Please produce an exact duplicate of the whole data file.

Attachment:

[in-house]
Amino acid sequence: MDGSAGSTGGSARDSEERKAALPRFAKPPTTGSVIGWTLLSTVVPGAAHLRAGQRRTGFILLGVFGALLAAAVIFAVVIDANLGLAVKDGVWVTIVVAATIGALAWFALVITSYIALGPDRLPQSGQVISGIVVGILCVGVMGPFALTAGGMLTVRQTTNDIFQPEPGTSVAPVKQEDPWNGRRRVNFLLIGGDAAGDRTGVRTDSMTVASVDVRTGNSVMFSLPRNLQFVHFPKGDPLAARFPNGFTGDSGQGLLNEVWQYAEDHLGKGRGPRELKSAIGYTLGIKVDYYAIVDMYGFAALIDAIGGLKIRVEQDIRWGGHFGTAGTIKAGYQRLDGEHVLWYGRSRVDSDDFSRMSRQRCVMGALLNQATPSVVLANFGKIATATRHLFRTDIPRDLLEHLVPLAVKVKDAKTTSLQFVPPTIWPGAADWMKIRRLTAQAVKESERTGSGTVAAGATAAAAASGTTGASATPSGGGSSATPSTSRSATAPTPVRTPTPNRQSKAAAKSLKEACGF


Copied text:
[in-house]
Amino acid sequence: MDGSAGSTGGSARDSEERKAALPRFAKPPTTGSVIGWTLLSTVVPGAAHLRAGQRRTGFILLGVFGALLAAAVIFAVVIDANLGLAVKDGVWVTIVVAATIGALAWFALVITSYIALGPDRLPQSGQVISGIVVGILCVGVMGPFALTAGGMLTVRQTTNDIFQPEPGTSVAPVKQEDPWNGRRRVNFLLIGGDAAGDRTGVRTDSMTVASVDVRTGNSVMFSLPRNLQFVHFPKGDPLAARFPNGFTGDSGQGLLNEVWQYAEDHLGKGRGPRELKSAIGYTLGIKVDYYAIVDMYGFAALIDAIGGLKIRVEQDIRWGGHFGTAGTIKAGYQRLDGEHVLWYGRSRVDSDDFSRMSRQRCVMGALLNQATPSVVLANFGKIATATRHLFRTDIPRDLLEHLVPLAVKVKDAKTTSLQFVPPTIWPGAADWMKIRRLTAQAVKESERTGSGTVAAGATAAAAASGTTGASATPSGGGSSATPSTSRSATAPTPVRTPTPNRQSKAAAKSLKEACGF